Roman amphitheatre in Syria destroyed by Islamic State


Islamic State militants have destroyed a landmark ancient Roman monument and parts of the theatre in Syria’s historic town of Palmyra, the government and opposition monitoring groups said.

Maamoun Abdulkarim, the head of Syria’s antiquities department, said the militants destroyed the facade of the second-century theatre along with the Tetrapylon, a cubic-shaped Roman monument in the middle of the colonnade road that leads to the theatre.

Mr Abdulkarim said reports of the destruction first trickled out of the IS-held town late in December, but satellite images of the damage were only available late on Thursday, confirming the destruction.

The imagery, provided by the US-based American Schools of Oriental Research, show significant damage to the Tetrapylon and the theatre. The ASOR said the damage was probably caused by intentional destruction by IS.

Mr Abdulkarim said only two of the 16 columns of the Tetrapylon remain standing. The stage backdrop has sustained damage, according to ASOR.

State-run news agency Sana reported the damage and Syrian opposition monitors confirmed it but gave no immediate details.

The extremists recaptured the ancient town in December from government troops – nine months after IS was expelled in a Russia-backed offensive.

During their first stay, from May 2015 until May 2016, IS destroyed ancient temples including the Temple of Bel, which dated back to AD 32, and the Temple of Baalshamin, a structure of stone blocks several storeys high fronted by six towering columns.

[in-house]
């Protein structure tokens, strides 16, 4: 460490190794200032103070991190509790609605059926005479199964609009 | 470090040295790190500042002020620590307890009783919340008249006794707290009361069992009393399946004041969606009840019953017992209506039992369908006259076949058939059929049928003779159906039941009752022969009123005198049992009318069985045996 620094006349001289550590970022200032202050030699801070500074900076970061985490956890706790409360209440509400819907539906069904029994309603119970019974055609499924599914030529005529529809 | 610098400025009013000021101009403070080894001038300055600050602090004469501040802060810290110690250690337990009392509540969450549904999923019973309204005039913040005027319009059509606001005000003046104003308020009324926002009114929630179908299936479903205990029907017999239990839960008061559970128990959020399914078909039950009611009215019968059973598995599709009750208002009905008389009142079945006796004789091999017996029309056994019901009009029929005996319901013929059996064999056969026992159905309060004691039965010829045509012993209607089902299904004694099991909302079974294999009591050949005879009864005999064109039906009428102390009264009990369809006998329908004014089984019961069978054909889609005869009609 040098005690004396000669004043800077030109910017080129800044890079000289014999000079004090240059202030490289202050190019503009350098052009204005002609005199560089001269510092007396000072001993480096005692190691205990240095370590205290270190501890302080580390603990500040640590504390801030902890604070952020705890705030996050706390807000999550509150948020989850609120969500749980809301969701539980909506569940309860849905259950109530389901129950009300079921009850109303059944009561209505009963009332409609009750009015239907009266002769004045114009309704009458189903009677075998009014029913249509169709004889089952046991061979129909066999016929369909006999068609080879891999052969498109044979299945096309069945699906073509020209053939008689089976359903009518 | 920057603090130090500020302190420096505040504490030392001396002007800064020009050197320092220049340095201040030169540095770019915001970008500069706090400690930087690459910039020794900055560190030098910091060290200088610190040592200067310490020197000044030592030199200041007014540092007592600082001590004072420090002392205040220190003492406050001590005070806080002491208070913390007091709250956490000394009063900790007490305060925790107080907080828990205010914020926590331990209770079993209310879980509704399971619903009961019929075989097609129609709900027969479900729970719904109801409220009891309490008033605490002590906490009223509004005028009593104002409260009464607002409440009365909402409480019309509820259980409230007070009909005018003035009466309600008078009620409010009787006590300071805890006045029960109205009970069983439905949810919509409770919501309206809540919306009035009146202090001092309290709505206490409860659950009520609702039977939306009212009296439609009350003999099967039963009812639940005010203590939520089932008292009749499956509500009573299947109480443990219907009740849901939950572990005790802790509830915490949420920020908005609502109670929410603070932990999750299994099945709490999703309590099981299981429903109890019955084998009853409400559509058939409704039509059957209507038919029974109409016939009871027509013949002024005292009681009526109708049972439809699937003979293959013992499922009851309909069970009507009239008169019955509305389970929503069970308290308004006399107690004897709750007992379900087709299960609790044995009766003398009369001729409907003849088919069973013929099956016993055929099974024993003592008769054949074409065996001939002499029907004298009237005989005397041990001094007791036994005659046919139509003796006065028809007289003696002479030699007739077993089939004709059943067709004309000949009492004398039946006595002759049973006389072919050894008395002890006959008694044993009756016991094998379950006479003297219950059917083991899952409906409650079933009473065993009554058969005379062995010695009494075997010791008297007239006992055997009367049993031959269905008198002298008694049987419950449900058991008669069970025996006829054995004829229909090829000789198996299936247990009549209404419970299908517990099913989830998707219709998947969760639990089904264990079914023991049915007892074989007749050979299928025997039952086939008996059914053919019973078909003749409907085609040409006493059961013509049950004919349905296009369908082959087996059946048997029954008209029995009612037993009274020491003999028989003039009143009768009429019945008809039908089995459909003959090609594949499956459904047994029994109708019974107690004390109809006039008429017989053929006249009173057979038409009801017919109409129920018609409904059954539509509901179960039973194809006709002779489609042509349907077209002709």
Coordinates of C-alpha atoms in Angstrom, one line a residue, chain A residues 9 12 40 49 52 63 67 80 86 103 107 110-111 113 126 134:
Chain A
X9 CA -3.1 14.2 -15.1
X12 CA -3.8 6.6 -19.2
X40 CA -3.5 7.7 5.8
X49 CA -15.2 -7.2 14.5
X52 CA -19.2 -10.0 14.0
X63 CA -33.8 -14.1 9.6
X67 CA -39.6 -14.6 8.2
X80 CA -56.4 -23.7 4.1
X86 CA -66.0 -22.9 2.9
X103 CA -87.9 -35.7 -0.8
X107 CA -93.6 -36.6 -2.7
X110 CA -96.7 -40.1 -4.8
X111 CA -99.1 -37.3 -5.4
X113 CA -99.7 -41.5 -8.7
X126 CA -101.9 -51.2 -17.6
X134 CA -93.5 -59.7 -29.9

The militants also blew up the Arch of Triumph, which was built under Roman emperor Septimius Severus between AD 193 and AD 211.

A Unesco world heritage site, Palmyra boasts 2,000-year-old towering Roman-era colonnades and priceless artefacts. Syrians affectionately refer to it as the “Bride of the Desert”.

The extremists have destroyed ancient sites across their self-styled Islamic caliphate in Syria and Iraq, viewing them as monuments to idolatry.

A desert oasis surrounded by palm trees in central Syria, Palmyra is also a strategic crossroads linking the Syrian capital, Damascus, with the country’s east and neighbouring Iraq.

Located 155 miles east of Damascus, the city was once home to 65,000 people before the Syrian civil war began.

Most Palmyra residents did not return after it was retaken by the government, and activists estimated the city is now home to a few hundred families.

Many of them tried to flee as IS recaptured the city in December.

On Thursday, reports emerged that the militant group killed 12 captives it held in Palmyra, some of them beheaded in the Roman theatre.

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